Part II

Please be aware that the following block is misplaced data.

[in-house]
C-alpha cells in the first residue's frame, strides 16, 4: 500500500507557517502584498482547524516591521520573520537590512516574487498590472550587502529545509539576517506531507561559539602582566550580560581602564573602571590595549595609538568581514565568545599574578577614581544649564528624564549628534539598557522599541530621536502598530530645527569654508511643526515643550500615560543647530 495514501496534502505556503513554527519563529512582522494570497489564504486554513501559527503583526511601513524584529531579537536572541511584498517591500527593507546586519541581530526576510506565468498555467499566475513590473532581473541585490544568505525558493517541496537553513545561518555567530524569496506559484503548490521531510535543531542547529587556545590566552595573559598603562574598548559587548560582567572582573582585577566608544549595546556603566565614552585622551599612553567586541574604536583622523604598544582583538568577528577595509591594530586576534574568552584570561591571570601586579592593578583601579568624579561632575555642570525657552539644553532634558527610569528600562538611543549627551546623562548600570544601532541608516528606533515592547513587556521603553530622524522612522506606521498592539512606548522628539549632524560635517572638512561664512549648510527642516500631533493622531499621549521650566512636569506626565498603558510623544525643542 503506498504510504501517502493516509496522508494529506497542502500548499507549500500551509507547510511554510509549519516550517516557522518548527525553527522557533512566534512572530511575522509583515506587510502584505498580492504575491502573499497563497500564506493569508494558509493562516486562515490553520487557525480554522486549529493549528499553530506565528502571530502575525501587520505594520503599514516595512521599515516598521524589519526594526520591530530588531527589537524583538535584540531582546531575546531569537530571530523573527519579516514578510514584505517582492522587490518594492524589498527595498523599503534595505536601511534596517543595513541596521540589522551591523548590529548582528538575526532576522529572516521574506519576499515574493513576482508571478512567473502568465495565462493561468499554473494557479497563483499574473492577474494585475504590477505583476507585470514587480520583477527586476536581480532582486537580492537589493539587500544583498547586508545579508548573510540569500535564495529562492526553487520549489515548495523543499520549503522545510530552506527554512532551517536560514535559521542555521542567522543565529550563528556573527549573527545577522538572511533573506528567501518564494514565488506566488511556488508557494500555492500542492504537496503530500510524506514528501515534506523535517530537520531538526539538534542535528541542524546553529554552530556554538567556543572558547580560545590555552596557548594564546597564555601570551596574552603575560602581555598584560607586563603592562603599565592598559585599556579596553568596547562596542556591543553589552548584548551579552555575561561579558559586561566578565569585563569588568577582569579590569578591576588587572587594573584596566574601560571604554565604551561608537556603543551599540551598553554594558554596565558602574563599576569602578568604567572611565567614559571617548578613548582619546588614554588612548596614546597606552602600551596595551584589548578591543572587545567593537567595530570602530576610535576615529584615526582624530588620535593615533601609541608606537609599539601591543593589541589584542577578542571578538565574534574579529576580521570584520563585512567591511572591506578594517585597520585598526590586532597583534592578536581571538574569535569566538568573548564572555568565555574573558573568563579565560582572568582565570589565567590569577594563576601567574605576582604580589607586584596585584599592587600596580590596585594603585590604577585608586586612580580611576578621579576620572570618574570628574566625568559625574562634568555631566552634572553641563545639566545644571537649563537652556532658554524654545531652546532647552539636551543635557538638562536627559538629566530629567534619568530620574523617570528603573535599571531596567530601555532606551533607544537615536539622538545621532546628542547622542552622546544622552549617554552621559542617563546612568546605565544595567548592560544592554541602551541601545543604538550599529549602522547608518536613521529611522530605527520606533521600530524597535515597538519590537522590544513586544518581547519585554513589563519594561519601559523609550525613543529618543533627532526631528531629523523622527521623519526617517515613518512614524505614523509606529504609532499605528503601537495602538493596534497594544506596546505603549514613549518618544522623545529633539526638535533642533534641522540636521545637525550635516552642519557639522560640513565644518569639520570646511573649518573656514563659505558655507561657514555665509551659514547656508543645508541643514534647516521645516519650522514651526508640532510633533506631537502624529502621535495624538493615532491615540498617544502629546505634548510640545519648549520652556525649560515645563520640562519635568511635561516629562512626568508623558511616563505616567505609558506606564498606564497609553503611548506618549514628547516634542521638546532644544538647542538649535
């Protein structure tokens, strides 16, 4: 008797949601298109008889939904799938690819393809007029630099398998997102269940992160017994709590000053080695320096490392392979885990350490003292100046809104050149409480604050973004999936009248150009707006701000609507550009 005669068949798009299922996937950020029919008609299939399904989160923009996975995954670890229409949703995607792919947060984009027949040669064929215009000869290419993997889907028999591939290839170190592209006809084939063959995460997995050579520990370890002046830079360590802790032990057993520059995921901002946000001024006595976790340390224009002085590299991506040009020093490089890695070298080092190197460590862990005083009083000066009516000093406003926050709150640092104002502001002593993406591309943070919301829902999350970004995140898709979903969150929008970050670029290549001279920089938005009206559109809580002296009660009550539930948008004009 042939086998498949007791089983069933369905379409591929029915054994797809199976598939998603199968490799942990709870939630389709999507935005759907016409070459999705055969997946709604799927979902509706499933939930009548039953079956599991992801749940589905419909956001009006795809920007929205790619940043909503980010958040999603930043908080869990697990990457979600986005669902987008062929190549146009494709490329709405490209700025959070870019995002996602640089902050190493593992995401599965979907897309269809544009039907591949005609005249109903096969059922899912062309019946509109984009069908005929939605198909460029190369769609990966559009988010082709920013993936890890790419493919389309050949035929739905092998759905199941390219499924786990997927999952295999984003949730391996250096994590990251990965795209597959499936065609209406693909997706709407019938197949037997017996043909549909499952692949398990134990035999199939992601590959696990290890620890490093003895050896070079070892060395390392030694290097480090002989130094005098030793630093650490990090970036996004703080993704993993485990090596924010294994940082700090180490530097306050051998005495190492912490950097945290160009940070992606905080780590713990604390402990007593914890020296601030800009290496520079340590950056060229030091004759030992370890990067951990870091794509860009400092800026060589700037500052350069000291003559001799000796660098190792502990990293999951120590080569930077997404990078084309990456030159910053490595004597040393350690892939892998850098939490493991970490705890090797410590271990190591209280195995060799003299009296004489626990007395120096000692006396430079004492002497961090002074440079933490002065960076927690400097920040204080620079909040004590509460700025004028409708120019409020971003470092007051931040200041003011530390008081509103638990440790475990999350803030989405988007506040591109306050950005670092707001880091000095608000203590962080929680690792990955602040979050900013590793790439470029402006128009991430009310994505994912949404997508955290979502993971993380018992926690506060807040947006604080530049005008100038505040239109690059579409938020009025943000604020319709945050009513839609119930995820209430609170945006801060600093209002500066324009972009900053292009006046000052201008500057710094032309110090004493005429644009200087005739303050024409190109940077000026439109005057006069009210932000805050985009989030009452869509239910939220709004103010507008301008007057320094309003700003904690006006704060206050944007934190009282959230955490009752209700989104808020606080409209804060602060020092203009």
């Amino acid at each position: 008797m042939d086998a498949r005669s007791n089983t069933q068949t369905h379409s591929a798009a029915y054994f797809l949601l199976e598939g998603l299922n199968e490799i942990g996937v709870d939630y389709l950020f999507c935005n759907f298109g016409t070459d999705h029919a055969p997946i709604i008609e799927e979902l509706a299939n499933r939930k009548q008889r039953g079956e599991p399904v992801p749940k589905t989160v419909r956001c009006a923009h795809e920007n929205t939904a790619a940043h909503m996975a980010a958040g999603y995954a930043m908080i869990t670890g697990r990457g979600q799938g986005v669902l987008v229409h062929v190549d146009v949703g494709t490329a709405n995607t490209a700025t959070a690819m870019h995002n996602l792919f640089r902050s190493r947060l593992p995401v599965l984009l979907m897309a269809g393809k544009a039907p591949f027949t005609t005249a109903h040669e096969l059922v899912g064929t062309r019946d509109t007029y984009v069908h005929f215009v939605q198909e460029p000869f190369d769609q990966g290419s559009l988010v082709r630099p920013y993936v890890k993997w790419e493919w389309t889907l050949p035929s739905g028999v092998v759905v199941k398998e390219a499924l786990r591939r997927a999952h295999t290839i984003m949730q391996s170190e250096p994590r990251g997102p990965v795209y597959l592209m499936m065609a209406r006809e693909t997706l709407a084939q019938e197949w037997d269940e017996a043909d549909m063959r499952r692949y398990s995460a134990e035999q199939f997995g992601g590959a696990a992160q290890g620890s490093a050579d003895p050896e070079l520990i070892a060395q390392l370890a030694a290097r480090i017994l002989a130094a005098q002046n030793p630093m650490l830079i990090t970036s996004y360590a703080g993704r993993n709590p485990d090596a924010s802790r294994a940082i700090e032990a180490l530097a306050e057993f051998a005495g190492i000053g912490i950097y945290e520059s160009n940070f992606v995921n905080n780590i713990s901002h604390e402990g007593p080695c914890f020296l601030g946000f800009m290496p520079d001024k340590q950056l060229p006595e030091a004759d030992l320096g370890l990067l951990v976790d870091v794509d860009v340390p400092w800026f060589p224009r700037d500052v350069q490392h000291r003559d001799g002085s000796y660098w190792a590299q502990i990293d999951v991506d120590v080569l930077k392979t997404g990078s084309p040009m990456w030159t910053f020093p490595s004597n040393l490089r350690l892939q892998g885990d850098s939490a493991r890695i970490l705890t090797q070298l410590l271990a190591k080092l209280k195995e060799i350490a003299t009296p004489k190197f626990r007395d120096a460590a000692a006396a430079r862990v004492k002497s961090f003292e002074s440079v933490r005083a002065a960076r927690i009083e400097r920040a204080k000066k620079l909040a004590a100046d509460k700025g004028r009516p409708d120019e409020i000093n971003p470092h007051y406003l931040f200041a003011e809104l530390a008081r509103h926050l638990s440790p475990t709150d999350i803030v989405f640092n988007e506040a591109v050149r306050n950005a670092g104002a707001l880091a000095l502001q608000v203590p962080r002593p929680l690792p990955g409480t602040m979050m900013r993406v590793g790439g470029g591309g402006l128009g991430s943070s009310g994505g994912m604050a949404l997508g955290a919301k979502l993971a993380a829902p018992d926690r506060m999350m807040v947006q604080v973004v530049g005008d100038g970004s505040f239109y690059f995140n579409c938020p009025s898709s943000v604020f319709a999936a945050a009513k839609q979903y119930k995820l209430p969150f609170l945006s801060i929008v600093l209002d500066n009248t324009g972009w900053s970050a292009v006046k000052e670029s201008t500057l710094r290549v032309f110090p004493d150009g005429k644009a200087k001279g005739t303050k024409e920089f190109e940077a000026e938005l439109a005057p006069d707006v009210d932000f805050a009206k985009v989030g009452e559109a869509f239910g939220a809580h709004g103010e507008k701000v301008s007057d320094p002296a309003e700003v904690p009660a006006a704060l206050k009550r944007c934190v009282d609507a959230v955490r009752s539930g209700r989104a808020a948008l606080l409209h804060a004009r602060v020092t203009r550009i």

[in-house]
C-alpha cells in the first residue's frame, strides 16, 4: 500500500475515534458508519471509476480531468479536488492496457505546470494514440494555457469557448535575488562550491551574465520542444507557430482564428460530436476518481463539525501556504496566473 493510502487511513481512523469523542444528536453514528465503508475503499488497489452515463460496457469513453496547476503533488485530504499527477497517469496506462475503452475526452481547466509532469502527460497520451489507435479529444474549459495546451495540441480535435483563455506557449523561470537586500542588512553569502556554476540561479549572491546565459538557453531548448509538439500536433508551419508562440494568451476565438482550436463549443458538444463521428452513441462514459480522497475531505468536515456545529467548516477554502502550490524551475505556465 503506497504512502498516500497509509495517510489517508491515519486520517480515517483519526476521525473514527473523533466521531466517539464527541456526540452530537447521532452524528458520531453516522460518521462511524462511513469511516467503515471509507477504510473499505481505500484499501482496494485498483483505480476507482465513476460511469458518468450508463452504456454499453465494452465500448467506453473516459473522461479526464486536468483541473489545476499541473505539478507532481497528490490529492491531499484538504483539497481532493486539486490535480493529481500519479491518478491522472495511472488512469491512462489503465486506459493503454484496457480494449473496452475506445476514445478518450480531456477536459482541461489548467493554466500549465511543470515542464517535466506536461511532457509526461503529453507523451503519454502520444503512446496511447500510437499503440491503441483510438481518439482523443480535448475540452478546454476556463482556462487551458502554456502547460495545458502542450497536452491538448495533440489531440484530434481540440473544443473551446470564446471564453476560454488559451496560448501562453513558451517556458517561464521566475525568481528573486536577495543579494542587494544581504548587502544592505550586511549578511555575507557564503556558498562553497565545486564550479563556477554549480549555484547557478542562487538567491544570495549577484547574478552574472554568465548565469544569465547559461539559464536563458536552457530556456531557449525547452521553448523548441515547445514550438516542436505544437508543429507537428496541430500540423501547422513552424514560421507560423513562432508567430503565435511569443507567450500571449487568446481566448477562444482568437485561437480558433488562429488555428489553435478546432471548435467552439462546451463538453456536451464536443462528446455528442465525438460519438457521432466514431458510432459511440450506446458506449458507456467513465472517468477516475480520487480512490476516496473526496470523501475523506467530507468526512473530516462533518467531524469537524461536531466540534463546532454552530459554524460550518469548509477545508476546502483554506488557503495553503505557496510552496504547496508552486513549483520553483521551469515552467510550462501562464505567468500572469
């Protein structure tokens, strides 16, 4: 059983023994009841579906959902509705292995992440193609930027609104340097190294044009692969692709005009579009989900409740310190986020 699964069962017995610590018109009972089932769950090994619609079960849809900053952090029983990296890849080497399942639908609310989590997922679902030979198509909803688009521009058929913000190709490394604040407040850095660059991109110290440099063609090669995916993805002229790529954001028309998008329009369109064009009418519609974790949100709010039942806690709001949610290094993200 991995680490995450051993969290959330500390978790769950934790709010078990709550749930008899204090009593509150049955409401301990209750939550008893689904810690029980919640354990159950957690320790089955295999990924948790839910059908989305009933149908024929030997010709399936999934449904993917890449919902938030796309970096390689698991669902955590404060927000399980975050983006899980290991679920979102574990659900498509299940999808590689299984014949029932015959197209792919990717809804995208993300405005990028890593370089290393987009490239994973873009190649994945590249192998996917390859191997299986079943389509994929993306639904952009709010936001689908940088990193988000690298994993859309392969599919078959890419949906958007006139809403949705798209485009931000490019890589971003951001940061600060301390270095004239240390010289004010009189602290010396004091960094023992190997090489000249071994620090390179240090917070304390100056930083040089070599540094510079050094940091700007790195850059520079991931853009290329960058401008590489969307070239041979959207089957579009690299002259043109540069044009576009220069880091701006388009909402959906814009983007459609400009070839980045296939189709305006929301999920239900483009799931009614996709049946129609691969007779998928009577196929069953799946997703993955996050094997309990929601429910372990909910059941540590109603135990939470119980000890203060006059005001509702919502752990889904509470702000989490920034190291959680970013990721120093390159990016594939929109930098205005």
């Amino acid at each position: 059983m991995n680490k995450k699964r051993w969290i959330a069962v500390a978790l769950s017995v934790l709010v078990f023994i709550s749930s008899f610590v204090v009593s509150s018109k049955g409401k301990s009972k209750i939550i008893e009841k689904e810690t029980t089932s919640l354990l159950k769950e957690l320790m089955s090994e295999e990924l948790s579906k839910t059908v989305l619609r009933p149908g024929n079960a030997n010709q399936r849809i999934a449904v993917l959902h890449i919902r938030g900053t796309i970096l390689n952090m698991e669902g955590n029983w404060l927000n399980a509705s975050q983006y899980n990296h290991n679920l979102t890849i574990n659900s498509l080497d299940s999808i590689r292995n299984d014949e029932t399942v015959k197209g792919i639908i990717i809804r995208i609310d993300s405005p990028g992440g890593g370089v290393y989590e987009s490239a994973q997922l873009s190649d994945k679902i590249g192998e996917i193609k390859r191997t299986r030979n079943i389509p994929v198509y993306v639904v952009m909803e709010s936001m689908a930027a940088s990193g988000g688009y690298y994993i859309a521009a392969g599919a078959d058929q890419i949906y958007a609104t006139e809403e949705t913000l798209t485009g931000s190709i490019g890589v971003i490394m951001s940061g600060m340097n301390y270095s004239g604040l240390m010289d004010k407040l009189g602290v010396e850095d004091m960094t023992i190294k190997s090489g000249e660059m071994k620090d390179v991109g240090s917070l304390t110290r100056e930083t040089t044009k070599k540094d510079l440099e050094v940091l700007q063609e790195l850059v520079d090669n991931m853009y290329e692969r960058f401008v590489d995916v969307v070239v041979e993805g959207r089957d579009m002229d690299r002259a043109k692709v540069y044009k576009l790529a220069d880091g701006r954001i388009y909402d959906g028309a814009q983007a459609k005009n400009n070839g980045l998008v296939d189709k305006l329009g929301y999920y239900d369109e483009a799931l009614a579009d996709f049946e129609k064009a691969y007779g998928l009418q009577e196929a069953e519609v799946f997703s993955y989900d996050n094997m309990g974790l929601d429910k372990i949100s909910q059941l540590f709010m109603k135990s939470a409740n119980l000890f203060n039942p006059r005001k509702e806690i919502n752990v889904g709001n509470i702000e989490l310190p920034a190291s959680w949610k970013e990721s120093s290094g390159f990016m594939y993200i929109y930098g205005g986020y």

The Association of Judgers and Magistrates is being wayward. After all, if it were not so, why would the judge who sat at the Supreme Court to adjudicate the case involving Dr. Atuguba’s client (Dramani Sakande, MP for Bawku Central) adjourn the case “sine die” in a direct, quick, and irresponsible response to the “blacklisting” of Dr. Atuguba? Is this not a miscalculation since the General Legal Council hasn’t yet determined the case put before it to warrant any such boycott of the case being defended by Dr. Atuguba and the others? Indeed, the decision to blacklist these four public-spirited citizens is itself fraught with mischief and is a calculated attempt to gag people whose viewpoints on the Judiciary are needed to determine how corruption should be tackled in that sector. No one should support this stance of the judges and magistrates because it is a horrible precedent that conflicts with the tenets of our democracy. Several complaints have been heard from Ghanaians about the rot in the Judiciary (consisting not only the courts but also the Police Service, Prison Service, and the Ministry of Justice and the Attorney-General’s Department). These sectors of the justice-delivery network are vital for not only dispensing justice but also for cooperating with the public to eradicate anti-social practices that undermine our democracy.